Sunday, July 31, 2011

"Pieces, Aquarius, Capricorn & Jones Ltd.," by The Monkees

Everybody knows The Monkees story: the Hollywood trade newspaper, “Variety,” listed an ad titled, “Madness!” enlisting actors and musicians to play a Beatles-like, “Help”-inspired television program, and Micky Dolenz, Davy Jones, Peter Tork, and Michael Nesmith were selected out of hundreds of hopeful applicants, including (as legend has it) rock legend, Stephen Stills, and the murderous Charles Manson. After one season of the wildly successful “Monkees” television program and two number one albums, pressure from the rock press (who understandably questioned their rock cred - after all, they weren't actually a rock band, they just played one on T.V.) pushed the four actors/musicians to demand artistic control of their recorded albums, resulting in the firing of the golden-eared musical Svengali, Don Kirshner (who would soldier on to continued success in the 1970’s with “The Archies,” another studio invention spawning a number one hit in 1969 with “Sugar Sugar,” and the syndicated TV rock show, “Don Kirshner’s Rock Concert”).

Their first album after Kirshner was the wonderful, Headquarters, one of the band’s very best albums (a significant accomplishment, considering it boasts no major radio hits and still rose to the pole position on Billboard’s album charts earlier in 1967), demonstrating that two actors and two musicians thrown together for a television show could hold their own, musically. “Headquarters doesn't show the band to be musical geniuses, but it did prove they were legitimate musicians with enough brains, heart, and soul as anyone else claiming to be a real band in 1967” (All Music Guide). And later that same year, the band submitted the sublime Pieces, Aquarius, Capricorn & Jones Ltd., which stands as their very best.

Pieces is a psychedelic pop gem, which featured some of the earliest use of the Moog synthesizer ever recorded as well as the songs of some of pop music’s greatest songwriters, including: Barry Mann and Cynthia Weil (“Love Is Only Sleeping”), Harry Nilsson (“Cuddly Toy,” with the royalties of this song allowing Nilsson to quit his then “day job” managing a bank), and Carole King and Jerry Goffin (“Pleasant Valley Sunday” and “Star Collector”). The album also featured some outstanding compositions by Mike Nesmith (“Don’t Call On Me” and the stunning, psychedelic, “Daily Nightly”). Monkees go-to songwriters, Tommy James and Bobby Hart, contributed one of my favorite songs on the album, as well, the haunting, “Words,” featuring Micky on lead vocals and Peter providing the memorable echo in the verse. Great stuff.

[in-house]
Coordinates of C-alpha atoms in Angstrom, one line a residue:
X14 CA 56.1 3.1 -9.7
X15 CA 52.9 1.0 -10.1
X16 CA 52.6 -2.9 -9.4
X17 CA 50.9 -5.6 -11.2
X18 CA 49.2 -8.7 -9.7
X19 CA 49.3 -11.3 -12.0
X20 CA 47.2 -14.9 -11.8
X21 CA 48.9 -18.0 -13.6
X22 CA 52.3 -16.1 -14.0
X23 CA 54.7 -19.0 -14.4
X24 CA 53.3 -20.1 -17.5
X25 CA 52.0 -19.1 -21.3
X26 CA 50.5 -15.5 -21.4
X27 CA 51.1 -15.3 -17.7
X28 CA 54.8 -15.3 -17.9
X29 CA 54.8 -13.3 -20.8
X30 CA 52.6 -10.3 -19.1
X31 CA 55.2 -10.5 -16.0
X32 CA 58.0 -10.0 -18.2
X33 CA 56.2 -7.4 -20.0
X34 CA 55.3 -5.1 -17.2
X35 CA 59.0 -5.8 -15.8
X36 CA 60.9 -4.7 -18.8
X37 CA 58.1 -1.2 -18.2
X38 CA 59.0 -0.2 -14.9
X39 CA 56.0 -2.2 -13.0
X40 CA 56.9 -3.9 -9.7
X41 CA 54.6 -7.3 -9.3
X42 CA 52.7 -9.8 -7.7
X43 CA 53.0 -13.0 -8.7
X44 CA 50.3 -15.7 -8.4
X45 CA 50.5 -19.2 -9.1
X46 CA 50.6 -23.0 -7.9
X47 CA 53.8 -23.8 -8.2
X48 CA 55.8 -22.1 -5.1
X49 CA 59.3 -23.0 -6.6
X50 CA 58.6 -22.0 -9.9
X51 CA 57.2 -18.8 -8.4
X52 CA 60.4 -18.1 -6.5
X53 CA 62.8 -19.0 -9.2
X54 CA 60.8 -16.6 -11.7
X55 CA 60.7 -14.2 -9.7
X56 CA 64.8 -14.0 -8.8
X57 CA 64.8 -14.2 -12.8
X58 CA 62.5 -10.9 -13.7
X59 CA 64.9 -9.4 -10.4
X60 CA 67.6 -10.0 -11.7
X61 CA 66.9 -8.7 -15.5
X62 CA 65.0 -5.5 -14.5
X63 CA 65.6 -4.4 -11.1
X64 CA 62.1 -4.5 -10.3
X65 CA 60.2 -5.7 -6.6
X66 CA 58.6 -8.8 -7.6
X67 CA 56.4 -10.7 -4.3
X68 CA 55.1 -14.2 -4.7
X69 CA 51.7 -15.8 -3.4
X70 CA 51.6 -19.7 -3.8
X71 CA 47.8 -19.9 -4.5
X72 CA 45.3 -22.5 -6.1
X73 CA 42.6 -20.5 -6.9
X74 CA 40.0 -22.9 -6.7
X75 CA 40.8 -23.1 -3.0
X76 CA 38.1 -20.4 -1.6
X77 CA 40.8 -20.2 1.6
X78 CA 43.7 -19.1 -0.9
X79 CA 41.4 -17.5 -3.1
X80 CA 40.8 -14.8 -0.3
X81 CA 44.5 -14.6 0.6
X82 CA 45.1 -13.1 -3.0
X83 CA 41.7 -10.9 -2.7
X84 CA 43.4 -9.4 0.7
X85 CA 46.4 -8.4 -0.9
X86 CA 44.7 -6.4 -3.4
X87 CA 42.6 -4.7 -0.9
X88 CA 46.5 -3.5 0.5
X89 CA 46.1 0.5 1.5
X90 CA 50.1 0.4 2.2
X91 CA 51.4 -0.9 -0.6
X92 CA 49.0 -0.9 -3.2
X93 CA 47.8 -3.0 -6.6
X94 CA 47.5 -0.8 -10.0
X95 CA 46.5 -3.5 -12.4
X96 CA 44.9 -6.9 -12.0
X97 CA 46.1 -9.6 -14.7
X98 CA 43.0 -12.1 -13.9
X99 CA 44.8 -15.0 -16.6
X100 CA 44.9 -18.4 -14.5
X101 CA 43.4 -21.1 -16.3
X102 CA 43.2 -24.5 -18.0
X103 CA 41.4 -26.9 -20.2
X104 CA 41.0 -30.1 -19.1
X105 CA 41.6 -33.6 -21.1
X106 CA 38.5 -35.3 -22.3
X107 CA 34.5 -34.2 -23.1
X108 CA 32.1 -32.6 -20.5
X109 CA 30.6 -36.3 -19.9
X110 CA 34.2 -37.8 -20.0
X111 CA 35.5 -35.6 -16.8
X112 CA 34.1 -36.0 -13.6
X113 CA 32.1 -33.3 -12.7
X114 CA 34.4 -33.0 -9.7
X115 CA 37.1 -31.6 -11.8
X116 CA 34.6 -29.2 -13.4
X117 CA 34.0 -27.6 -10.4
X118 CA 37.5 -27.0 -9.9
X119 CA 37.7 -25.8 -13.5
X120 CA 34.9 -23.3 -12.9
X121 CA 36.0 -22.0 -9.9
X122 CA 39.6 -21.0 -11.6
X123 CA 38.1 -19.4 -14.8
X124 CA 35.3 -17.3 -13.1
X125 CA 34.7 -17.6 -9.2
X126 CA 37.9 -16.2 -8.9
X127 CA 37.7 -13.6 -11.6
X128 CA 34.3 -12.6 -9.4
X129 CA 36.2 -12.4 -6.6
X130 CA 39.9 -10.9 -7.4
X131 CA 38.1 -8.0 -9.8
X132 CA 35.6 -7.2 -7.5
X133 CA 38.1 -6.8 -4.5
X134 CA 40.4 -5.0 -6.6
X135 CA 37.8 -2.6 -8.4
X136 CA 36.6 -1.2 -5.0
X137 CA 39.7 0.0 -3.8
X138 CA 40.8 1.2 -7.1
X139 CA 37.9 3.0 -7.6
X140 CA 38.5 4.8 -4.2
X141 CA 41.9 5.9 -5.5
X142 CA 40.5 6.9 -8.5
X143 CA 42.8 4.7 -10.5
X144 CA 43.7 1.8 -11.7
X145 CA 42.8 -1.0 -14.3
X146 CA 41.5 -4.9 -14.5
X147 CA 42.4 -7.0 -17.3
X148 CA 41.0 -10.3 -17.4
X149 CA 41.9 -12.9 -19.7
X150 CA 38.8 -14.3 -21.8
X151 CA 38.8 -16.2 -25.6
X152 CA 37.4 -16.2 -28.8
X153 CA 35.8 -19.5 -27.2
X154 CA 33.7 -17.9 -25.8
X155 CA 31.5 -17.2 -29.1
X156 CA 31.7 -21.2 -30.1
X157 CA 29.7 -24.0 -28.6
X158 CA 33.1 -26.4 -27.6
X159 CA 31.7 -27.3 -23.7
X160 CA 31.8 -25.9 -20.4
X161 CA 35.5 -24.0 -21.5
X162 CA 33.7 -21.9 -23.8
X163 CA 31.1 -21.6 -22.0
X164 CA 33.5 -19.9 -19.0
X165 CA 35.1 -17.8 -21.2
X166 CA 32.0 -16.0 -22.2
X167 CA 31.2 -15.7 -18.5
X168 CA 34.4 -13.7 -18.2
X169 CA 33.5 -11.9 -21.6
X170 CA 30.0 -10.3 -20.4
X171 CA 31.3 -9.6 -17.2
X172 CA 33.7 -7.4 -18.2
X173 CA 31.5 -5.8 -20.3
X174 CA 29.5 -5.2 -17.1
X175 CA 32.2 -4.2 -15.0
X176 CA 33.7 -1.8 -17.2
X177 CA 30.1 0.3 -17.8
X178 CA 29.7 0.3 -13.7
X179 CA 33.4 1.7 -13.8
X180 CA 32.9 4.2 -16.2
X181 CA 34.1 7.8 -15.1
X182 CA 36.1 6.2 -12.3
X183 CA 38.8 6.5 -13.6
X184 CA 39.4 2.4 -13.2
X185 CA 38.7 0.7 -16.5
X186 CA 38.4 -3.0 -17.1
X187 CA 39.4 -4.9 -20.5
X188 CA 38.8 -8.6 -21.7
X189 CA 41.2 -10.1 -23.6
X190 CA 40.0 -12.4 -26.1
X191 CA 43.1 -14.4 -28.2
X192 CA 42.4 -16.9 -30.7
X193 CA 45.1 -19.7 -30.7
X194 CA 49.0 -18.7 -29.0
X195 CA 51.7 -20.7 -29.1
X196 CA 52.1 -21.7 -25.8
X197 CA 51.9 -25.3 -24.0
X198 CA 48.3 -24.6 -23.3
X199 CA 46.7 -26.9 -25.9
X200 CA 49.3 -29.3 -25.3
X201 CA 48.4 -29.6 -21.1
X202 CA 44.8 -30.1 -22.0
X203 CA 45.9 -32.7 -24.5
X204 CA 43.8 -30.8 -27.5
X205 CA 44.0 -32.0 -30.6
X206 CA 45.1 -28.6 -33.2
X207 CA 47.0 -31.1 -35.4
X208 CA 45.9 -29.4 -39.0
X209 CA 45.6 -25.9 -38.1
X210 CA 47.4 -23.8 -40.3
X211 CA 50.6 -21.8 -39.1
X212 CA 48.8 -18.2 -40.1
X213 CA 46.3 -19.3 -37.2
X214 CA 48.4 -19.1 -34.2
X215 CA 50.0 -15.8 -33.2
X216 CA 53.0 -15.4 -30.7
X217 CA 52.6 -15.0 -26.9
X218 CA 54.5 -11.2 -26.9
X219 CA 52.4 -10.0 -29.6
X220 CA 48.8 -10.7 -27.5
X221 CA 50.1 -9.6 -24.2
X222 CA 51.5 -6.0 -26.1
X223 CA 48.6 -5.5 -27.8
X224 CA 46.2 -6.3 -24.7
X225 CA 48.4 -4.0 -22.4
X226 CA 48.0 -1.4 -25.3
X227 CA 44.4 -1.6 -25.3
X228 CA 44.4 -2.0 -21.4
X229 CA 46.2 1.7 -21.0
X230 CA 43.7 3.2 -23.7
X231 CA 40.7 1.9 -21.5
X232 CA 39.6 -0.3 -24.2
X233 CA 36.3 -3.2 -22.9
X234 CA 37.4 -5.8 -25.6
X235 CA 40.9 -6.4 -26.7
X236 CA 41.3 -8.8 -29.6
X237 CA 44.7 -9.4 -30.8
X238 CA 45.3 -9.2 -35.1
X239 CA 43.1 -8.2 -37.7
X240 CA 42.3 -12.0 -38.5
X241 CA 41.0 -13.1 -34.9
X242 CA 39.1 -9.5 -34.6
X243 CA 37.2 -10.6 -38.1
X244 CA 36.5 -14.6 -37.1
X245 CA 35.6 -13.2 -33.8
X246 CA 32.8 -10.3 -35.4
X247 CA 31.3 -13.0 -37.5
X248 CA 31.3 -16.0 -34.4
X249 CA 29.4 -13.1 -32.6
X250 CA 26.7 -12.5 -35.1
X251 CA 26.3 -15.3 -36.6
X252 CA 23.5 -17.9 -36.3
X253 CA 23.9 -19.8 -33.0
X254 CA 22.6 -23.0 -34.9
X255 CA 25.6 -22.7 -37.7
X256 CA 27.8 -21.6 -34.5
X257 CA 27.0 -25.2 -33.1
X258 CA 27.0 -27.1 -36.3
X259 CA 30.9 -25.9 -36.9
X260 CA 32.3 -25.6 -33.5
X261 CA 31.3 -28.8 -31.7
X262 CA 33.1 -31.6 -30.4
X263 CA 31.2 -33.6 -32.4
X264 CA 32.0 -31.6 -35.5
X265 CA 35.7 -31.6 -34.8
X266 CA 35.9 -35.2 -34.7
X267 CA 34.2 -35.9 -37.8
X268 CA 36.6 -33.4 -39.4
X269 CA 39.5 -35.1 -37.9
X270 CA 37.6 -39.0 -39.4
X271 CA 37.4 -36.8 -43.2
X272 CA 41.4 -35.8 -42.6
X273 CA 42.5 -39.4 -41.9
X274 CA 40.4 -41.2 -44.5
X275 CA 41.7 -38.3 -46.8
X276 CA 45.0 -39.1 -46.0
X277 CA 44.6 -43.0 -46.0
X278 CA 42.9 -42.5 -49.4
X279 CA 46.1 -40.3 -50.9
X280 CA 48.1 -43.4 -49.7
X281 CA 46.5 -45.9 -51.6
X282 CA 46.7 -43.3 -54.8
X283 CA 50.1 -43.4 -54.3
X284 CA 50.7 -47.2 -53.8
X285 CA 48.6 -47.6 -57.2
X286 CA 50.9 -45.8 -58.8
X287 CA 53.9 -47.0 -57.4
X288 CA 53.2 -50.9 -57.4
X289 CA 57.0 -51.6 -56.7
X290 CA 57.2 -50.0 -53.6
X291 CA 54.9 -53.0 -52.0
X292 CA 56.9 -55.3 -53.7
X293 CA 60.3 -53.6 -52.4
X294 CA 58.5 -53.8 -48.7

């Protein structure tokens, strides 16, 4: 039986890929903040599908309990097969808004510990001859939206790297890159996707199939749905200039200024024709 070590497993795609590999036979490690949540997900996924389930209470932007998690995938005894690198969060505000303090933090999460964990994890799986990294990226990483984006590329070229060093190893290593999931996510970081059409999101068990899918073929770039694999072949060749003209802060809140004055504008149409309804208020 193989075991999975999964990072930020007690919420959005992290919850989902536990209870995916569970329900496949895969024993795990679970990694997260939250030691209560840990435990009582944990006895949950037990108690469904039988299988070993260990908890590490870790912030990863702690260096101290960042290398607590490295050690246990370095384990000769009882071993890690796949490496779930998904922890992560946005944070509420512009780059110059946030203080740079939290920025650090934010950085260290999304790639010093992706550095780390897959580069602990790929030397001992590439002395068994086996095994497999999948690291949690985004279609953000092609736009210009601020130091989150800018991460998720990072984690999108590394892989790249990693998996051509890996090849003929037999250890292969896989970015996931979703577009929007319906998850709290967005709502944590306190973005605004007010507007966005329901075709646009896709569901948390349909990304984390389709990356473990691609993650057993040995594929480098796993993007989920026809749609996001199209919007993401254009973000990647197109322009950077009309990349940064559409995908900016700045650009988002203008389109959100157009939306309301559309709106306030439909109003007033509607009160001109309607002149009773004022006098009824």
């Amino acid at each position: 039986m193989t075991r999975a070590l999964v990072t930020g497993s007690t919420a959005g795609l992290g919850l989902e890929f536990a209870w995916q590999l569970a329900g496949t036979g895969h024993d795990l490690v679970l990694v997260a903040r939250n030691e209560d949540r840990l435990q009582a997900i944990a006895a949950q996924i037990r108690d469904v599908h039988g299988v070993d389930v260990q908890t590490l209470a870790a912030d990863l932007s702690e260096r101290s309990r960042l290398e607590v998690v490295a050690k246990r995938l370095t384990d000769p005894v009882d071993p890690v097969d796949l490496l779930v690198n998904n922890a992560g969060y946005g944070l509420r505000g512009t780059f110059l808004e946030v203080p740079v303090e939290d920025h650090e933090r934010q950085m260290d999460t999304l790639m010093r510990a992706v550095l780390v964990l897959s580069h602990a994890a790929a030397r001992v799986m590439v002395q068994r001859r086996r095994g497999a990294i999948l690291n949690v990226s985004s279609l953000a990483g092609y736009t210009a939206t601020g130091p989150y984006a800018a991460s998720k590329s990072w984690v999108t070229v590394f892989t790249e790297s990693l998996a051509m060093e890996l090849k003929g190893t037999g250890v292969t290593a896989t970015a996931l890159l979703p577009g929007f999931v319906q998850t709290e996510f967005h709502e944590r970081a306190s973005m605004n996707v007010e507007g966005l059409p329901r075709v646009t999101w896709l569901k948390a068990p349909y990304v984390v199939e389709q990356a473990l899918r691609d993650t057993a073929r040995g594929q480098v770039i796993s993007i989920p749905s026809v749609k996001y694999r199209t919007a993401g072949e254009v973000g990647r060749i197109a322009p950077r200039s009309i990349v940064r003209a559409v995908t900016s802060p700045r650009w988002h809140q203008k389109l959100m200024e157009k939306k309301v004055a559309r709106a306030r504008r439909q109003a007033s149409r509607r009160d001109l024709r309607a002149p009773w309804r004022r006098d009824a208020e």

Home to two of their most memorable hits (the aforementioned “Pleasant Valley Sunday,” #3, and “Words,” #11), Pieces was the band’s final #1 album. To be sure, hits would follow after Pieces (the delightful and durable “Daydream Believer,” which became a #3 US Country hit for Anne Murray over a decade later, and “Valleri,” the Monkees’ ode to a female name which has received more than it’s fair share of pop homage – from Steve Winwood and Amy Winehouse to name a few), and some of the band’s best songs were yet to be heard (“The Porpoise Song,” "Daddy's Song," and “As We Go Along,” from their 1968 cult film, "Head," and “Listen To The Band,” “I Won’t Be The Same Without Her,” and “Someday Man, - go Roger Nichols and Paul Williams!)” from later albums as a trio, minus Tork, and finally, songs like “Oh My, My,” from the final “original Monkees” LP, the surprisingly strong bubblegum album, Changes), but Pieces was, by all accounts, the Monkees’ last hurrah.

A cartoon band? A manufactured image? A flash-in-the-pan? Criticisms and accusations followed the beleaguered band during their 60’s heyday, but what naysayers couldn’t know in 1967 was that the Monkees would endure: through a decade of 1970’s after-school syndication, through a late-1980’s, MTV-driven resurgence 20 years later, and still drawing sold-out crowds 45 years later for a world-wide summer tour. Maybe the lads (as Ringo calls them) will never be inducted into the Rock and Roll Hall of Fame, but I’d argue that they should be, because regardless of how they came to be, The Monkees, Inc., made an indelible mark on the pop music business landscape: The Monkees are arguably the first “boy band” (okay, so maybe that’s not a check in the “plus” column, but it was influential, nonetheless), they are certainly the first rock group to leverage the power of music videos to successfully market their music (pre-dating MTV by 15 years and the "Glee" phenomenon by 43 years!), and they showcased some of the best pop writing of the era, establishing songwriters who were, in fact, later inducted into the same Rock and Roll Hall of Fame, largely due to the Monkees recordings of their songs. But whatever ones’ stance on the Hall of Fame question, Pieces, Aquarius, Capricorn & Jones Ltd., stands as a classic post script from the “Summer of Love” and one of the very best examples of pop psychedelia of the 1960’s. So turn down the lights, turn on the lava lamp, put the needle on the record (or click your iPod), and listen to this groovy album.

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